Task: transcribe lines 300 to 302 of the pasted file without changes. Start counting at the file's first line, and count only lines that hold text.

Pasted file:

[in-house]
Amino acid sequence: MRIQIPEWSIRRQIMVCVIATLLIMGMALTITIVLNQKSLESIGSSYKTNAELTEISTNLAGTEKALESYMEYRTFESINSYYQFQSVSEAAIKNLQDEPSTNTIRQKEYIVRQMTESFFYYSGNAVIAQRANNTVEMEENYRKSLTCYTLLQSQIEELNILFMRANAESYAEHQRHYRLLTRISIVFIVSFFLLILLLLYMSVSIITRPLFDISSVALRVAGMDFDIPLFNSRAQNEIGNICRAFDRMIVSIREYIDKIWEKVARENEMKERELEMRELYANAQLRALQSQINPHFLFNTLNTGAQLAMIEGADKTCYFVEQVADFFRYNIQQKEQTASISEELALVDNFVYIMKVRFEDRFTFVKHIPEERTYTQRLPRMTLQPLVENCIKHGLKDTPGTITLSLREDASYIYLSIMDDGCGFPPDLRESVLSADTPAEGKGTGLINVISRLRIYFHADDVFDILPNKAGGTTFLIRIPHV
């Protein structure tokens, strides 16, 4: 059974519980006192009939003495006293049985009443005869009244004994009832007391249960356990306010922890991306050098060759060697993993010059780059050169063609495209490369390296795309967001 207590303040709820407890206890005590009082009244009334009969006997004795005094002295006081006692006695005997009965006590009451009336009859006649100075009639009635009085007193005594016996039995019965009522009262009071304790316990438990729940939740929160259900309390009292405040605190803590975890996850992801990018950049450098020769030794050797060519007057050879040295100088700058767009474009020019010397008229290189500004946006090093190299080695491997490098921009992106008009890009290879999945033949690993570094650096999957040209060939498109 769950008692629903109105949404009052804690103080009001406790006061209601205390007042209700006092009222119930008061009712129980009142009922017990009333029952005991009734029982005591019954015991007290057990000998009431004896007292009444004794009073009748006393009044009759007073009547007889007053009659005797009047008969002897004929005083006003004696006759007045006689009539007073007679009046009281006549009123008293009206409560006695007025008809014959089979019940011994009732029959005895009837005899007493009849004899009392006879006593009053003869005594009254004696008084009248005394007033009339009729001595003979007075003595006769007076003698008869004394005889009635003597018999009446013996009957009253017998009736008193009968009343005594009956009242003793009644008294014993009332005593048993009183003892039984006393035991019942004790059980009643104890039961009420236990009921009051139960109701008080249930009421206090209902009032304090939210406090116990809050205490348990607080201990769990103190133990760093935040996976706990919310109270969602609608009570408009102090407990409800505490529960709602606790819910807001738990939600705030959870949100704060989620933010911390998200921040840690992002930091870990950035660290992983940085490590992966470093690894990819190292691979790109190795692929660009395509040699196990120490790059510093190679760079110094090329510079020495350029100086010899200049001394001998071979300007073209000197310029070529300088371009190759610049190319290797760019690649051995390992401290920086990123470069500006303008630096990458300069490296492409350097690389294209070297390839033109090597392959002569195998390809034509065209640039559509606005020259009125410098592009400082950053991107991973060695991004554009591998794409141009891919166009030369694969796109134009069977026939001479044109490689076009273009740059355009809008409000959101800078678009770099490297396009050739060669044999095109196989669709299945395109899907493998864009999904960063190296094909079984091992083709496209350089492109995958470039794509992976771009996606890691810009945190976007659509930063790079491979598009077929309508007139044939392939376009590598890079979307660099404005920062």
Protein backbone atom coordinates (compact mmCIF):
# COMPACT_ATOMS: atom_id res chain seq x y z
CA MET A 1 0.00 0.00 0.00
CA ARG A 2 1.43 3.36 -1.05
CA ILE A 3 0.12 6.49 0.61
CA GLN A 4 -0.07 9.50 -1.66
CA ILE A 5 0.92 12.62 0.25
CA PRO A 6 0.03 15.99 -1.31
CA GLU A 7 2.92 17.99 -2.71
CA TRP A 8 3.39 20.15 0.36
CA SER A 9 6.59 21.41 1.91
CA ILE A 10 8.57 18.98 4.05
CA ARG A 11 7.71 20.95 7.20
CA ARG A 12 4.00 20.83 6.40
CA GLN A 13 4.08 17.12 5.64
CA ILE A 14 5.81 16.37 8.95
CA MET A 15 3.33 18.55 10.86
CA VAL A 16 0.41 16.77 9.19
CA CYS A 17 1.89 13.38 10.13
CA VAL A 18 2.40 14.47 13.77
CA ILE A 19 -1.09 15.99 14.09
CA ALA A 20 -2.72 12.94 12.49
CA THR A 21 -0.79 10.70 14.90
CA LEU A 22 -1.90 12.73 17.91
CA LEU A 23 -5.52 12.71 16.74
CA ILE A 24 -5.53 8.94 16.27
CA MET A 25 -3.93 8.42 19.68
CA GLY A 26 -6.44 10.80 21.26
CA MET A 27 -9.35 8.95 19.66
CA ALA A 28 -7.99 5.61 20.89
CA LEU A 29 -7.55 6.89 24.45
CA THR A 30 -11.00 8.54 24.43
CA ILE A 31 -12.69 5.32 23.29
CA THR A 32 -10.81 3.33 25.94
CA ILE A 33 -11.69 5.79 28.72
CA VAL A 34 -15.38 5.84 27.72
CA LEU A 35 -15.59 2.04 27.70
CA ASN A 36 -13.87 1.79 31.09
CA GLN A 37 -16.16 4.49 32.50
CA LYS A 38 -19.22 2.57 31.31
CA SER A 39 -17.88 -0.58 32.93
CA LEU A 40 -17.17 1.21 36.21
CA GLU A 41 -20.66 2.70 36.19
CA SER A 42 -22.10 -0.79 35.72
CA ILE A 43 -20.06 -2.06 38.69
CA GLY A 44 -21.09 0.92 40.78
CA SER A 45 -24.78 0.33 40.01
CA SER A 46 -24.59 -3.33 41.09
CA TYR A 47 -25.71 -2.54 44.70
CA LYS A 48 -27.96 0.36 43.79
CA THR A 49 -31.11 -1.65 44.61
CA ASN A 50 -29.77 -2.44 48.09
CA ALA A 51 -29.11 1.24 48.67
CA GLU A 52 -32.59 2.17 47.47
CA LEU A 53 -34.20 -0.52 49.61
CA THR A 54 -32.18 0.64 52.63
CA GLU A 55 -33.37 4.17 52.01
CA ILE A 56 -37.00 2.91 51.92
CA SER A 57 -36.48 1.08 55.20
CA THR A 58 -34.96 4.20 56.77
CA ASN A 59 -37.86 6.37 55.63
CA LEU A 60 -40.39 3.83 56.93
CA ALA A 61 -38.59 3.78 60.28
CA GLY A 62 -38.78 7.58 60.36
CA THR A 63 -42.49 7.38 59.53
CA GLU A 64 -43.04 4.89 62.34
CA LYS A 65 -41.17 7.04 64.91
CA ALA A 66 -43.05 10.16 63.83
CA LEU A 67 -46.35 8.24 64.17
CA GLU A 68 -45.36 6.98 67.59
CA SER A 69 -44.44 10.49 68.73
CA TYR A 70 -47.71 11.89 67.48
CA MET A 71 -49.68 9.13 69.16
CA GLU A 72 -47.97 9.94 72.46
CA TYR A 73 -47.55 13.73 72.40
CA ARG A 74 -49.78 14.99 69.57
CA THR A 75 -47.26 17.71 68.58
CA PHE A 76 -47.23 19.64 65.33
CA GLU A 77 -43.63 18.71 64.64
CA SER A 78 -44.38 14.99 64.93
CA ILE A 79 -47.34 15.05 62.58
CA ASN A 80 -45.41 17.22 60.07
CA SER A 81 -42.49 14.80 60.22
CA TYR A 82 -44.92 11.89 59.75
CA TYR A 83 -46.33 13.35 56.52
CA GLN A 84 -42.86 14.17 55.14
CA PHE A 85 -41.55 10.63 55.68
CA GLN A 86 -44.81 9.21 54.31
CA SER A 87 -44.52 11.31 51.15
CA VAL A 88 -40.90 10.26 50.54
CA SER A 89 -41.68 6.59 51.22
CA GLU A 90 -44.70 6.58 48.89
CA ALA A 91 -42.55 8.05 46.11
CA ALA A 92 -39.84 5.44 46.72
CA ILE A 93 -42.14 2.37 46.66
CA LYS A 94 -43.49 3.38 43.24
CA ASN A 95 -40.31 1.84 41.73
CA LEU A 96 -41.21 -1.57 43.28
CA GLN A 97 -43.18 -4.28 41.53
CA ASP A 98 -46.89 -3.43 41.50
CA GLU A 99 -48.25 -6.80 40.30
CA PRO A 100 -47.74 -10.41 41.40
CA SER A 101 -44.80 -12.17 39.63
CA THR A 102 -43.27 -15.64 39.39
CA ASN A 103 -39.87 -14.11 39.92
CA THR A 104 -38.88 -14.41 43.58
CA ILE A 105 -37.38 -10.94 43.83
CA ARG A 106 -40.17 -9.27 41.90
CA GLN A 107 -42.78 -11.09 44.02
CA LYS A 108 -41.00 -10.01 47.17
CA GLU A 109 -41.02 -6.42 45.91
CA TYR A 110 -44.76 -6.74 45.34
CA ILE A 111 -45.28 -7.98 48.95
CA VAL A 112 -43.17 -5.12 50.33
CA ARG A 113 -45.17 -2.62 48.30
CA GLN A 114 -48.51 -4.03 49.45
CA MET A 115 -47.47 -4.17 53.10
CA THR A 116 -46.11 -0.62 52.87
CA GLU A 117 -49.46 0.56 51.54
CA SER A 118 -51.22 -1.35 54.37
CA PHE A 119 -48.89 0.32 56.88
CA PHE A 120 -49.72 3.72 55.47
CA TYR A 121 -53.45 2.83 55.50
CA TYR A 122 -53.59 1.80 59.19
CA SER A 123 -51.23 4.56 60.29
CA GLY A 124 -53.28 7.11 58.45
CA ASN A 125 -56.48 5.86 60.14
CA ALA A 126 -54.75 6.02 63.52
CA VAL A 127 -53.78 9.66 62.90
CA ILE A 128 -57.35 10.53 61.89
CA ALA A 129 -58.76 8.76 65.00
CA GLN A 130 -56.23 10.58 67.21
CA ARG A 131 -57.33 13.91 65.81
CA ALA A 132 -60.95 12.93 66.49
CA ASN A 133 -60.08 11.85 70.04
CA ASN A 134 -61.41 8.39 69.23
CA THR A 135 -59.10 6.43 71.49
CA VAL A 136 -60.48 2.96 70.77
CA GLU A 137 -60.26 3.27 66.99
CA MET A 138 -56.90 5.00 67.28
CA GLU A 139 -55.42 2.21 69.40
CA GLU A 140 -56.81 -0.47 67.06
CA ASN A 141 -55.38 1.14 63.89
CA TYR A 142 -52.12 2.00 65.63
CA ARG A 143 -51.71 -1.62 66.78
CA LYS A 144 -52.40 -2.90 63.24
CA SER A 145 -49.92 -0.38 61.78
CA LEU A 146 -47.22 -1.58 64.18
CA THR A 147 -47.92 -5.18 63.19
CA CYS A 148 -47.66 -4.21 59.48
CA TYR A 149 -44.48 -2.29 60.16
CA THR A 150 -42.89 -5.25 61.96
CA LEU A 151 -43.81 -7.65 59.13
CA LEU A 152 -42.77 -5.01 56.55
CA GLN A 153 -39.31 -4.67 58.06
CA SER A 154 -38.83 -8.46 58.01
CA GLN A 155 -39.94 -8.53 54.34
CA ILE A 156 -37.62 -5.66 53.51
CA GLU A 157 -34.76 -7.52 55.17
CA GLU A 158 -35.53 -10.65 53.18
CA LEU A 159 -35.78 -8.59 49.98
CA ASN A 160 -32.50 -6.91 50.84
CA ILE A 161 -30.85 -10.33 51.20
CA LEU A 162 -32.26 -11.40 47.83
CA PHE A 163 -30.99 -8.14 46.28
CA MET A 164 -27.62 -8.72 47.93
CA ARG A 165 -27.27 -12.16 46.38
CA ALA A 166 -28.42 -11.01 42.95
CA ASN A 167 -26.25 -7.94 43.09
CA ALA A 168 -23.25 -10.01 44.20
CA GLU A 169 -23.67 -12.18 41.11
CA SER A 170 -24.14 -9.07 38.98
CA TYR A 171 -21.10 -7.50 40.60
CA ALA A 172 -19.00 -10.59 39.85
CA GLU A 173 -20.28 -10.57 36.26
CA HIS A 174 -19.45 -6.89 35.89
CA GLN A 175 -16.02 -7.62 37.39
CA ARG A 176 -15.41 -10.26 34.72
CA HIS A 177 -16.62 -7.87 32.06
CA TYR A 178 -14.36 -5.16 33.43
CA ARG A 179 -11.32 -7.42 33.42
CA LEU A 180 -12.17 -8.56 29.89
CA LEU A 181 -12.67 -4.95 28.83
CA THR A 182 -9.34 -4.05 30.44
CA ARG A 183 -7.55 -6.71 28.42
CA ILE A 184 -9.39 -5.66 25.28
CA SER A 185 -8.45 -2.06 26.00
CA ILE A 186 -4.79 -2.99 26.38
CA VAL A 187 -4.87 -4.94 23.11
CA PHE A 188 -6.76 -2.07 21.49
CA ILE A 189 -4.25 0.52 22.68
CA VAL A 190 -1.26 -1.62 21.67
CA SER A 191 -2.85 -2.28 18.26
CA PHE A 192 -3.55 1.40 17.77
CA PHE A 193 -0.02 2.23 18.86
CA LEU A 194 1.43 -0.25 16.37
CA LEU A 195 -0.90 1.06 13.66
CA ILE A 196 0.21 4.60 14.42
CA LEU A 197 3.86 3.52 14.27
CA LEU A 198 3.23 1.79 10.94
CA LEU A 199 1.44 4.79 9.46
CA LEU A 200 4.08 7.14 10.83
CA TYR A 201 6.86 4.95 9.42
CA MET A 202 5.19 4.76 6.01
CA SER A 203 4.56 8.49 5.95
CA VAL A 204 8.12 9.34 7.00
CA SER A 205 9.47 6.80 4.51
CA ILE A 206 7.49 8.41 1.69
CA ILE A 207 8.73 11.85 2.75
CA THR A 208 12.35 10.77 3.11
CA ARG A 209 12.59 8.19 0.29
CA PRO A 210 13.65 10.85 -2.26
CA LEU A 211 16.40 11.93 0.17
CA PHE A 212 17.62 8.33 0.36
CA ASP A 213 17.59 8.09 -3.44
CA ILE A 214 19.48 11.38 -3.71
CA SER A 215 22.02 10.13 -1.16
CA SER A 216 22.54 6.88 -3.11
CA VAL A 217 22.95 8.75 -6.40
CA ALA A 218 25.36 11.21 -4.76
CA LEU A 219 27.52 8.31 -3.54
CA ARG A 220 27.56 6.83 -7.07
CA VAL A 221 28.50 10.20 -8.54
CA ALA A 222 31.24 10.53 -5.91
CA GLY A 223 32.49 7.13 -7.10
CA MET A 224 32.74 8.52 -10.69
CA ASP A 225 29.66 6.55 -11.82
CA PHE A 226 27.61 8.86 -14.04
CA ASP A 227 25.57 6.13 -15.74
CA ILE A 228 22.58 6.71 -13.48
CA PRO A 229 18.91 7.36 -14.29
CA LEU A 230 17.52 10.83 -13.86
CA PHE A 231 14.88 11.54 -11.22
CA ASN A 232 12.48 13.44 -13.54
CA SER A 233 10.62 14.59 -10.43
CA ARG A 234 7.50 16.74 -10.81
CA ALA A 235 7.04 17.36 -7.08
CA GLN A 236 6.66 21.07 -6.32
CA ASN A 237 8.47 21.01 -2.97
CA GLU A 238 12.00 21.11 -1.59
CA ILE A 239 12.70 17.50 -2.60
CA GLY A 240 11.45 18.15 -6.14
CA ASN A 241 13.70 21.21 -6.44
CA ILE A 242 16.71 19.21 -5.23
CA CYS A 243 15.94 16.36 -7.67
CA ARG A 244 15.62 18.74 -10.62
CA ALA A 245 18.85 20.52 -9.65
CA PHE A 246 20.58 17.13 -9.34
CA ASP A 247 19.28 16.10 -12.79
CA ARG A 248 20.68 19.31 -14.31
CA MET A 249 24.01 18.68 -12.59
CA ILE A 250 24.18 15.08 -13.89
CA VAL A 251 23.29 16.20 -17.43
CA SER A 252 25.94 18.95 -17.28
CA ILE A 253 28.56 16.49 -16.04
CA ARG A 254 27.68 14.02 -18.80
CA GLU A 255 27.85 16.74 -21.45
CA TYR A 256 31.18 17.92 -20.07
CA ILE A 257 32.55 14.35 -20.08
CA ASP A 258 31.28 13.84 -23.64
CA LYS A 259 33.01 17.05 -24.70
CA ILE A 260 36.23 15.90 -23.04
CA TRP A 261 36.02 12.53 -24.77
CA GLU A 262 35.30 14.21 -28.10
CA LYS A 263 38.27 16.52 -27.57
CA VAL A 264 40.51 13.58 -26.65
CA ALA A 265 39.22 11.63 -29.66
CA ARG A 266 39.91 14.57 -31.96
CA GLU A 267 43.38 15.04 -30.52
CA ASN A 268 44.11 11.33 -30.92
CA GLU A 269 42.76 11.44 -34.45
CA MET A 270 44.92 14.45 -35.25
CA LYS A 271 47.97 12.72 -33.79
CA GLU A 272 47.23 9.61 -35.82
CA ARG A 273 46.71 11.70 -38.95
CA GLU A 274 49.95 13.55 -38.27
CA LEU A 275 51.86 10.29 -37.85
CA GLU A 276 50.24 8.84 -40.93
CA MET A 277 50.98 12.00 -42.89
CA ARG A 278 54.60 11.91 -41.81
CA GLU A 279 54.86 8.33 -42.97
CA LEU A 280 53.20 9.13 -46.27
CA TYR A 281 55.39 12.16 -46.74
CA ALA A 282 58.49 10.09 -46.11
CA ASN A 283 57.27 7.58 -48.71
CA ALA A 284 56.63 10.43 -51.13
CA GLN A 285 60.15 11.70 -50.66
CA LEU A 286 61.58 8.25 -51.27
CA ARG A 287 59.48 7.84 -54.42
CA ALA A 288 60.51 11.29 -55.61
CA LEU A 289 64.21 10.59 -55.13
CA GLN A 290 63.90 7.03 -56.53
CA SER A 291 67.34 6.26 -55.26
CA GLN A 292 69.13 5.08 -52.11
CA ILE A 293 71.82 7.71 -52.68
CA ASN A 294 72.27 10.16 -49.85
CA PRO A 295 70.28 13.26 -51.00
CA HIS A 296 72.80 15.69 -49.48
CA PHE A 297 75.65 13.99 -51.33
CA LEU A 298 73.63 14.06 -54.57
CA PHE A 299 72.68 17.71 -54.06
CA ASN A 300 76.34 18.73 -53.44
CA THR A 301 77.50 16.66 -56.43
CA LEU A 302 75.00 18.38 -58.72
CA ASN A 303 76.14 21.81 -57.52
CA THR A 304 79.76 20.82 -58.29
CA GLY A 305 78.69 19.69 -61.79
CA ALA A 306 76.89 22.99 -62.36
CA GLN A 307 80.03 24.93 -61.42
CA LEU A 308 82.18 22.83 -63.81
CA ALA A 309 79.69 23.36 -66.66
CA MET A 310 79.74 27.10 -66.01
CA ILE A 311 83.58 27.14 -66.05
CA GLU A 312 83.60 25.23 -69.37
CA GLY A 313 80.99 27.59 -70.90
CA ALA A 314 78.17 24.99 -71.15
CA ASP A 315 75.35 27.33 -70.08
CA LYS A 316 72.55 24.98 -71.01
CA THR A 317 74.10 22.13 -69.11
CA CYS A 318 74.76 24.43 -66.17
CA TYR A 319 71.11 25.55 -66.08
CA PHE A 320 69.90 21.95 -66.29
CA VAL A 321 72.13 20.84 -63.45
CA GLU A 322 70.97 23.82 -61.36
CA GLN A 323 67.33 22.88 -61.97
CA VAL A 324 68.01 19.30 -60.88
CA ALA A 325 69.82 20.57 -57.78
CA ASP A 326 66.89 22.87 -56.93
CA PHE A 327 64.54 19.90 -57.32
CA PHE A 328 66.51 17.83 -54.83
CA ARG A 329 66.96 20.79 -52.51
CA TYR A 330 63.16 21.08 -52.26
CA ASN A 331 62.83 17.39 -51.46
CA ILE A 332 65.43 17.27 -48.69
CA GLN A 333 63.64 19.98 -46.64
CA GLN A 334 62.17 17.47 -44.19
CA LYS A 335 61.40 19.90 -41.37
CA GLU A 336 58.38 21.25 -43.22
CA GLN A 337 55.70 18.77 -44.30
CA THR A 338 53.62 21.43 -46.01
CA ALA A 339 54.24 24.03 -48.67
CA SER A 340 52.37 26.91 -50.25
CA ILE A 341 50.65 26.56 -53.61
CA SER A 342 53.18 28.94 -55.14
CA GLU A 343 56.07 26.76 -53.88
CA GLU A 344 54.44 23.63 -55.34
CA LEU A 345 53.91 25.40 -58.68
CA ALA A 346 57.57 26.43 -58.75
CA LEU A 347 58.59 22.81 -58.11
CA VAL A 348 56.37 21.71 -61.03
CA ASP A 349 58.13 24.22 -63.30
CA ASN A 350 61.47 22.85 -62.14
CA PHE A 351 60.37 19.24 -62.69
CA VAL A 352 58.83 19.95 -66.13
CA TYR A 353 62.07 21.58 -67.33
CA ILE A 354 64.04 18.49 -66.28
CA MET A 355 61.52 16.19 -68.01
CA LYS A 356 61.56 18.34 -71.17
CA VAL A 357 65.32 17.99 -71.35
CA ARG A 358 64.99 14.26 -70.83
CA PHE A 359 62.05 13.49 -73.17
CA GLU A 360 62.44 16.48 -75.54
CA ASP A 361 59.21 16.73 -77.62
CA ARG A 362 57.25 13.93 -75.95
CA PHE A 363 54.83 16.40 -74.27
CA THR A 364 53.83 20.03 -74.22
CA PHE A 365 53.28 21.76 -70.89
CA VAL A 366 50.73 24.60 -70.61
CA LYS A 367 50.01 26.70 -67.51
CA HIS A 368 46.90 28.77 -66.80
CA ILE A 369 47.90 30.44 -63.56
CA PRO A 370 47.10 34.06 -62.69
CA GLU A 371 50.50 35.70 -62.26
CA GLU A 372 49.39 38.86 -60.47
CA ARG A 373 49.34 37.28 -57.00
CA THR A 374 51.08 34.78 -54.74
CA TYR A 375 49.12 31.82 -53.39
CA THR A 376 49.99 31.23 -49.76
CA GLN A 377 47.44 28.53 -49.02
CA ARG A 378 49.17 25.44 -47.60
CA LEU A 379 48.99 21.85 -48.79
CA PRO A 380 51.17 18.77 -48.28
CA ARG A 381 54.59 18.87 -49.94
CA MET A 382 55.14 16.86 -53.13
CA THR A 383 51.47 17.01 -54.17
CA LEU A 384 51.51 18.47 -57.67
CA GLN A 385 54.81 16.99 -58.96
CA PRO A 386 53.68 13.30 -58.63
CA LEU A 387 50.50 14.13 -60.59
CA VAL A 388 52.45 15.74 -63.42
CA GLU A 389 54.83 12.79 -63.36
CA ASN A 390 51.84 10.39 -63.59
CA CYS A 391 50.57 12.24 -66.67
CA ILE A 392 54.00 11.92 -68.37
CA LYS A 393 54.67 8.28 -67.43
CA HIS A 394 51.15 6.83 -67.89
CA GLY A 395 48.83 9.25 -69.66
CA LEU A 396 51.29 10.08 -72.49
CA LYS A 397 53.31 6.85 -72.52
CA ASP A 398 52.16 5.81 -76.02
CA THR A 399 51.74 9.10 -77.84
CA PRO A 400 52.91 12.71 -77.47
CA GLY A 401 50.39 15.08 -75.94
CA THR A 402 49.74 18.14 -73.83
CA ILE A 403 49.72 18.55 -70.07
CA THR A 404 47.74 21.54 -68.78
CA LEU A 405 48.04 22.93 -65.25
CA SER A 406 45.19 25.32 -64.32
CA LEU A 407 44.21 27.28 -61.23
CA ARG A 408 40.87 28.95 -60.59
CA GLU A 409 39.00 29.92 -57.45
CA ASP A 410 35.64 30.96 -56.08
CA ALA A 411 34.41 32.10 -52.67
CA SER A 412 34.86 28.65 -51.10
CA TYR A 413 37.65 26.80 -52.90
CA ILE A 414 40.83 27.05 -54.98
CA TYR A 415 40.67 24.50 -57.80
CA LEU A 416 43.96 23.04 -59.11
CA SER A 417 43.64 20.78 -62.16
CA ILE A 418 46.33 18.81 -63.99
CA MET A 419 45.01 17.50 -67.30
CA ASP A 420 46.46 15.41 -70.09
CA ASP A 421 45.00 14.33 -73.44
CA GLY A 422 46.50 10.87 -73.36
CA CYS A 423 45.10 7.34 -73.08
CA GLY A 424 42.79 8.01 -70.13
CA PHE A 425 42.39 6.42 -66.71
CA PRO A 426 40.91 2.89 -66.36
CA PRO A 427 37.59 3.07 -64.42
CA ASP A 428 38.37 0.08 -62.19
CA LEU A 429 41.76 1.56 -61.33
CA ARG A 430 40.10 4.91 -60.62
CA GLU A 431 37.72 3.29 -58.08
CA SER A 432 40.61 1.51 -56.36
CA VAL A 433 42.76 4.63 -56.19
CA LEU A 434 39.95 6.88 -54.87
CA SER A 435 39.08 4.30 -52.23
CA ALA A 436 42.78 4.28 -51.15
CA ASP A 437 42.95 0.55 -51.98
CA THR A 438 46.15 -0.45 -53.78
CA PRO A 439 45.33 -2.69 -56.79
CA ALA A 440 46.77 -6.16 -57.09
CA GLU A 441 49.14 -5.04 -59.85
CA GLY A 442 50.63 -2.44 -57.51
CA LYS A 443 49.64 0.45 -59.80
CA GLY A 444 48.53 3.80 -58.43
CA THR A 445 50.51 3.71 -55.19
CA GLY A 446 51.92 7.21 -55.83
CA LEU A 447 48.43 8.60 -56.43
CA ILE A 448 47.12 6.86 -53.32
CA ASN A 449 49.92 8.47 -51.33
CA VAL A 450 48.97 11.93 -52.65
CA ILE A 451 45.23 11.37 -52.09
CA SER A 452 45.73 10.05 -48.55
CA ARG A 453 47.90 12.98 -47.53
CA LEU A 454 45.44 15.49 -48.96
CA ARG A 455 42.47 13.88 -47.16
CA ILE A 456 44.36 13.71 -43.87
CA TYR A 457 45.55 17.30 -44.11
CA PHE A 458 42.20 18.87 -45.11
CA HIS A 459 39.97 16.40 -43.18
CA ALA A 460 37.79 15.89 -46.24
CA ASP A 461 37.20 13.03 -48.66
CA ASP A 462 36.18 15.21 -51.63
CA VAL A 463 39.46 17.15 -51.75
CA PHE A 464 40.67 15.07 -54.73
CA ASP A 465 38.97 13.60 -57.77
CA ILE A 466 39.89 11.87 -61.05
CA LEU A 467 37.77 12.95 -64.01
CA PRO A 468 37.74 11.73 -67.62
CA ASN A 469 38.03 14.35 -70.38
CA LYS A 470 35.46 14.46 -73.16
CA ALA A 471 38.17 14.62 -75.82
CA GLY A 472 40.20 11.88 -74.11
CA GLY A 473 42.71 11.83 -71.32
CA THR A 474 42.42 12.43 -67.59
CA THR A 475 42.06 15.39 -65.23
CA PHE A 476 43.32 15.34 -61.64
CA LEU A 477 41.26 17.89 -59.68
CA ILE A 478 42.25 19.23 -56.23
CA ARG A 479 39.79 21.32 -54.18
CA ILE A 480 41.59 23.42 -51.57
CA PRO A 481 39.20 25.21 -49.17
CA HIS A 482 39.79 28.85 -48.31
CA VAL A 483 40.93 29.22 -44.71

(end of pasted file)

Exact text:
CA PRO A 295 70.28 13.26 -51.00
CA HIS A 296 72.80 15.69 -49.48
CA PHE A 297 75.65 13.99 -51.33